Defendants' point is well-taken. Of the remaining three Defendants, "Nell Marshall" appears in the complaint in the case style, in the description of the parties, in the section describing jurisdiction and venue, in a bare allegation that she is a member of the enterprise, and never again. See (DN 1). "Resthaven Memorial Gardens" appears in the complaint in the case style, as an item in a list of things that Milton allegedly purchased or made payments on using funds gained from racketeering, in Plaintiffs' request for equitable relief in the form of an order to prohibit Milton from selling any capital asset with a value of more than $10, 000 from Resthaven, and never again. (DN 1). All of the alleged racketeering actions alleged in Counts 1-1941, as well as the actions regarding an alleged inadequate bond and fraudulent concealment, name only Milton as an actor. See (DN 1).

"[A] plaintiff cannot overcome a Rule 12(b)(6) motion to dismiss simply by referring to conclusory allegations in the complaint that the defendant violated the law." 16630 Southfield Ltd. P'ship v. Flagstar Bank, F.S.B., 727 F.3d 502, 504 (6th Cir. 2013). Instead, "a complaint must contain sufficient factual matter, accepted as true, to state a claim to relief that is plausible on its face, " which in turn means that "the plaintiff plead[ed] factual content that allow[ed] the court to draw the reasonable inference that the defendant is liable for the misconduct alleged." Ctr. for Bio-Ethical Reform, Inc. v. Napolitano, 648 F.3d 365, 369 (6th Cir. 2011) (citation omitted).

Plaintiffs have not provided sufficient factual matter to make a RICO claim against Defendants plausible on its face. Taking every fact in the complaint to be true, the complaint does not plausibly establish that Nell, Resthaven, and Milton functioned together toward a common purpose. A bare statement that Nell is a member of the enterprise is conclusory rather than factual. Indeed, Plaintiffs note that as to Nell, an amended complaint would be necessary. (DN 18 at 7). The statements regarding Resthaven do not appear to assert a claim at all; rather, it is simply listed as an interest allegedly wrongfully acquired by Milton from proceeds of racketeering. While Plaintiffs have included a large amount of factual matter regarding Milton, there are not sufficient factual allegations regarding Nell and Resthaven to make a plausible argument that they were members of Milton's alleged enterprise.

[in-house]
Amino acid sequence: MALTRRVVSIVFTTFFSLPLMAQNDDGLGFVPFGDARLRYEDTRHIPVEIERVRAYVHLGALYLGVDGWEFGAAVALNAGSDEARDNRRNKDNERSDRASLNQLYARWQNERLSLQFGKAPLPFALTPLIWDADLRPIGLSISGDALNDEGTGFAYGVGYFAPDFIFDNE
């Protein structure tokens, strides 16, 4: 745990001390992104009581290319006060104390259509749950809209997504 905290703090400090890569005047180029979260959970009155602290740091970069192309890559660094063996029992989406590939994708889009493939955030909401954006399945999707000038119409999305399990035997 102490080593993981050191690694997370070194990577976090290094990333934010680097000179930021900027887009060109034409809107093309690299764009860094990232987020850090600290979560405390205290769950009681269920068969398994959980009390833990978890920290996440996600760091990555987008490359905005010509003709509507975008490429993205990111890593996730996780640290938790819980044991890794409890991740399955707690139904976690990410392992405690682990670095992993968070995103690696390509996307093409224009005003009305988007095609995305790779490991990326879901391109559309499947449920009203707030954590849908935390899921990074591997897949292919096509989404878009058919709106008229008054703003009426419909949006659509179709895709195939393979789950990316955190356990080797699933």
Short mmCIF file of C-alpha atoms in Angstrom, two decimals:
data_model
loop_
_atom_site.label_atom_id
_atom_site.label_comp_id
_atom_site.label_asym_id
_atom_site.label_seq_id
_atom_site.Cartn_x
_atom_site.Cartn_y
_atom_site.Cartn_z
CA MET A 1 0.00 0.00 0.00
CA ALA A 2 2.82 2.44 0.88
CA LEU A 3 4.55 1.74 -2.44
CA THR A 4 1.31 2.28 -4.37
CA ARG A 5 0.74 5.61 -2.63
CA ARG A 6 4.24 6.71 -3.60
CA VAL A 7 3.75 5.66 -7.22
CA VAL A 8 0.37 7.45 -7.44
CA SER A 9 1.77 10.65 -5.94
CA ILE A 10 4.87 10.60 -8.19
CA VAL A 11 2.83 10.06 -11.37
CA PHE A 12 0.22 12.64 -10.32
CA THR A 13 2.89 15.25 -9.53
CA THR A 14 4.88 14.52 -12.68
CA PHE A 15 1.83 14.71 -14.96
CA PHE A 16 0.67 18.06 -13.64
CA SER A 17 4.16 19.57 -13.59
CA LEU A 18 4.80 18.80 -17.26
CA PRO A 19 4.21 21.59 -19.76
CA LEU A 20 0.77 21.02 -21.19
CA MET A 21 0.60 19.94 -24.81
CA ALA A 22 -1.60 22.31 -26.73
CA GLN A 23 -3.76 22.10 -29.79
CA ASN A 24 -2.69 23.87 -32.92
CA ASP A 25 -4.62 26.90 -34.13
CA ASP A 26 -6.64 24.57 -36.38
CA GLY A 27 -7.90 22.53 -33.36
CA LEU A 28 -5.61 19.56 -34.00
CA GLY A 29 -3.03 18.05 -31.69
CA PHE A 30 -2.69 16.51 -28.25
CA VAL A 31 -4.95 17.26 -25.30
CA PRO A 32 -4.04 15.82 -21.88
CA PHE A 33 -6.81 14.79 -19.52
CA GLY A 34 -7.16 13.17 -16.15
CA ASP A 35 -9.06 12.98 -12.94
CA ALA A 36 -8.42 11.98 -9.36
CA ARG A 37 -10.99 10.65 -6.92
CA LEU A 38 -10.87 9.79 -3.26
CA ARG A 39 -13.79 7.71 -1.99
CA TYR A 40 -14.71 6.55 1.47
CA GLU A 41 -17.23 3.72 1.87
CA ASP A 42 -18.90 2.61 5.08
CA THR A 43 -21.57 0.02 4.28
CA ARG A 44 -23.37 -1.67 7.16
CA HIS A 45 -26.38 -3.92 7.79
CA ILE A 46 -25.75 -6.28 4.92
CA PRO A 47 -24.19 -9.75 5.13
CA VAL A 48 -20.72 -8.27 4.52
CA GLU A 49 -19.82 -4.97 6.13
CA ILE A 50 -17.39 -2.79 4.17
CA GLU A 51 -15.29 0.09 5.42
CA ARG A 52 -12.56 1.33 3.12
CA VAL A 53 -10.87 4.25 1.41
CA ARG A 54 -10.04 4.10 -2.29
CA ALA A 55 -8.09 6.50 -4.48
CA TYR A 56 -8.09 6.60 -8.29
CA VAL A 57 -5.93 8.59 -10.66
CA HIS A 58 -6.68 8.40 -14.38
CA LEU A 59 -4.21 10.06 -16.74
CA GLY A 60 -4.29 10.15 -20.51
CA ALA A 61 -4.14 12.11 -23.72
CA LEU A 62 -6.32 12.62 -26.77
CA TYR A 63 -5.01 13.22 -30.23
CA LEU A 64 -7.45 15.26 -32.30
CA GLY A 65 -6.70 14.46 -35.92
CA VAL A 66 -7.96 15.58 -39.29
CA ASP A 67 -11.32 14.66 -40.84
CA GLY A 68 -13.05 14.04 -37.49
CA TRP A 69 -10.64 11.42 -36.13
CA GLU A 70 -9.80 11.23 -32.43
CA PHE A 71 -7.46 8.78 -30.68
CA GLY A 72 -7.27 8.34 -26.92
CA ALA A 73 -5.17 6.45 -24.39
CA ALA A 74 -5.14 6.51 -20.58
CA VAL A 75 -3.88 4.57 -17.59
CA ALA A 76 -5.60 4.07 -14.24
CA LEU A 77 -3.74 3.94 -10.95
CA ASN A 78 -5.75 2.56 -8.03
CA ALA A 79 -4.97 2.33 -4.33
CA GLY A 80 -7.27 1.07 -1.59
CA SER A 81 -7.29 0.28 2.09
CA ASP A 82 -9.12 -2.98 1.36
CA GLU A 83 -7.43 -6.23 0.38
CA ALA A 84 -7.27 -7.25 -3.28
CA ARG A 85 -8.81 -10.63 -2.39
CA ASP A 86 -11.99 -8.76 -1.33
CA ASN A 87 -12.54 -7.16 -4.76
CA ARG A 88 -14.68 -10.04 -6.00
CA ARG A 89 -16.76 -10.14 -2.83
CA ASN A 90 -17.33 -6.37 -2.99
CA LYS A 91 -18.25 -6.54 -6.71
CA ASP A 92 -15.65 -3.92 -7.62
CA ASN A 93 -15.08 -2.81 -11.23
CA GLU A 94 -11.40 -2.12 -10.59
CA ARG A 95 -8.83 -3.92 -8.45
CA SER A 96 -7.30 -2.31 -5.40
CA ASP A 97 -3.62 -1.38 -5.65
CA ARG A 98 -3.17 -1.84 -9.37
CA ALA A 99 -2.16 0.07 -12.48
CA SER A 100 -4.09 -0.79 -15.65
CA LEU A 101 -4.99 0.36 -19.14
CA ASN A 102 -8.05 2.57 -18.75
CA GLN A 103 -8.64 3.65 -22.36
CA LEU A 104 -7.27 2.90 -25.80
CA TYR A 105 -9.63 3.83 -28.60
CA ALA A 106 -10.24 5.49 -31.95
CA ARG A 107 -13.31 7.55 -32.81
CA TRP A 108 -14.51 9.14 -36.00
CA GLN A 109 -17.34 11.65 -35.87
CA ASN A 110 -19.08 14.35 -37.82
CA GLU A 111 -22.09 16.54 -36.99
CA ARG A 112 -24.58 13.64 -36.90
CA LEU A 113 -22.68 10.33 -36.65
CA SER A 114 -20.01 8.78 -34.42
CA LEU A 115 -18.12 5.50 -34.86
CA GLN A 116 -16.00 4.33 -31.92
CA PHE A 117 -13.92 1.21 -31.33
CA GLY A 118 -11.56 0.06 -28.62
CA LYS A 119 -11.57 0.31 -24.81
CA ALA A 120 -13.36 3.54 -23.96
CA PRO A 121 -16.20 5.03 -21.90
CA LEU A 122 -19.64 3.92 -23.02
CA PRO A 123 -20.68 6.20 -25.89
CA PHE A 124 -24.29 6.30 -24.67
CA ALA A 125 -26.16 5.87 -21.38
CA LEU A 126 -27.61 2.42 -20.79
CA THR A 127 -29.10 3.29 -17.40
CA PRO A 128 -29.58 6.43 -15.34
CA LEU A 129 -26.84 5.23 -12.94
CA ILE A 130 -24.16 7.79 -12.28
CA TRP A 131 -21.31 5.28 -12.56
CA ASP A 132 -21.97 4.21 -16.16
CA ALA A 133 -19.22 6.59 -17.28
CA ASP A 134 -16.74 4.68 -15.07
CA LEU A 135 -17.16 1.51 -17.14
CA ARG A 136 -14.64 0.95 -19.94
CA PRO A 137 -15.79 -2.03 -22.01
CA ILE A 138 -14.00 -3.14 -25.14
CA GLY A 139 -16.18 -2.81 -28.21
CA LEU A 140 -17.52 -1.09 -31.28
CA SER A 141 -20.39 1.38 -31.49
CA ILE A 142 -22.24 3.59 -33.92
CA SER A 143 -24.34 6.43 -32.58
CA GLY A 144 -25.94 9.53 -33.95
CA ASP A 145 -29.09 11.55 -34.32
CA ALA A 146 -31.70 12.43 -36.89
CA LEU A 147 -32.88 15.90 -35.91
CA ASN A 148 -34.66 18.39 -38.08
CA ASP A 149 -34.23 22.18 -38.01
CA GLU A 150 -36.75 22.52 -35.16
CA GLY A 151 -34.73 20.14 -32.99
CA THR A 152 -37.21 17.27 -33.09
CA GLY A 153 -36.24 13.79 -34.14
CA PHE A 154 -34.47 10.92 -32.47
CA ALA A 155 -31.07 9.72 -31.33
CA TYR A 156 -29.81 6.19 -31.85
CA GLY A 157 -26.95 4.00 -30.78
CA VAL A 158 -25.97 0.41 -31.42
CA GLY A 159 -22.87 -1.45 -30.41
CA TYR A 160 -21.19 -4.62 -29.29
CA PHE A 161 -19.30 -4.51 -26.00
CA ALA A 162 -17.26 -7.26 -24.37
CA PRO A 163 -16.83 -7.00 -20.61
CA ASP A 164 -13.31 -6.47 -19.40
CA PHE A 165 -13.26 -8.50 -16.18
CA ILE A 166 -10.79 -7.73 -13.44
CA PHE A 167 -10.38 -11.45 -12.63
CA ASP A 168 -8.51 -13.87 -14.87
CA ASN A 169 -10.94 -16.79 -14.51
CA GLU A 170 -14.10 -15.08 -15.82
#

Additionally, Federal Rule of Civil Procedure 9(b) requires that, "[i]n alleging fraud or mistake, a party must state with particularity the circumstances constituting fraud or mistake." Fed.R.Civ.P. 9(b). "In complying with Rule 9(b), a plaintiff, at a minimum, must allege the time, place, and content of the alleged misrepresentation on which he or she relief; the fraudulent scheme; the fraudulent intent of the defendants; and the injury resulting from the fraud." Leeds v. City of Muldraugh, 174 F.Appx. 251, 254 (6th Cir. 2006) (internal quotation marks omitted) (citing United States ex rel. Bledsoe v. Cmty. Health Sys., Inc., 342 F.3d 634, 643 (6th Cir. 2003)). As recognized in Heinrich v. Waiting Angels Adoption Services, Inc., 668 F.3d 393 (6th Cir. 2012):

When pleading predicate acts of mail or wire fraud, in order to satisfy the heightened pleading requirements of Rule 9(b), a plaintiff must (1) specify the statements that the plaintiff contends were fraudulent, (2) identify the speaker, (3) state where and when the statements were made, and (4) explain why the statements were fraudulent To allege a valid RICO claim, however, a plaintiff must show not only that the predicate act was a but for cause of plaintiff's injuries, but also that it was a proximate cause.

Id. at 404 (citations omitted) (internal quotation marks omitted).

While Plaintiffs have provided information about the customers allegedly harmed in the scheme (such as names, deed numbers, plots, and amounts paid) (DN 1-1; DN 1-2; DN 1-3, DN 1-4), they have not specified the statements which they contended are fraudulent. The statement that a letter confirming the false contract was sent to each alleged victim is not sufficient, nor is an allegation that Milton used the U.S. mail to make claims against the trustee bank. Additionally, no date or even a date range has been given for any of these letters. Thus, Plaintiffs have not satisfied the higher pleading standard of Rule 9(b).

Neither a RICO claim nor mail fraud has been properly pled as a predicate act, leaving this matter without a claim that has an independent basis for federal jurisdiction. "[A] federal court should typically decline to exercise pendent jurisdiction over a plaintiff's state-law claims after dismissing the plaintiff's federal claims." Brown, 546 F.3d at 363 (citations omitted). See Reynosa v. Shultz, 282 F.Appx. 386, 391 (6th Cir. 2008) ("Ordinarily, where all federal claims have been dismissed, federal courts should decline to exercise supplemental jurisdiction over state law claims." (citation omitted)); Harper v. AutoAlliance Int'l, Inc., 392 F.3d 195, 210 (6th Cir. 2004) ("Generally, if the federal claims are dismissed before trial, ... the state claims should be dismissed as well." (alteration in original) (internal quotation marks omitted)); Taylor v. First Am. Bank-Wayne, 973 F.2d 1284, 1287 (6th Cir. 1992) (same). In keeping with Brown and other binding case law, the Court declines to exercise jurisdiction over Plaintiffs' remaining state law claims.


For the forgoing reasons, Plaintiffs have failed to state a claim upon which relief can be granted. Accordingly, IT IS HEREBY ORDERED THAT Defendants' Motion to Dismiss (DN 7) is GRANTED.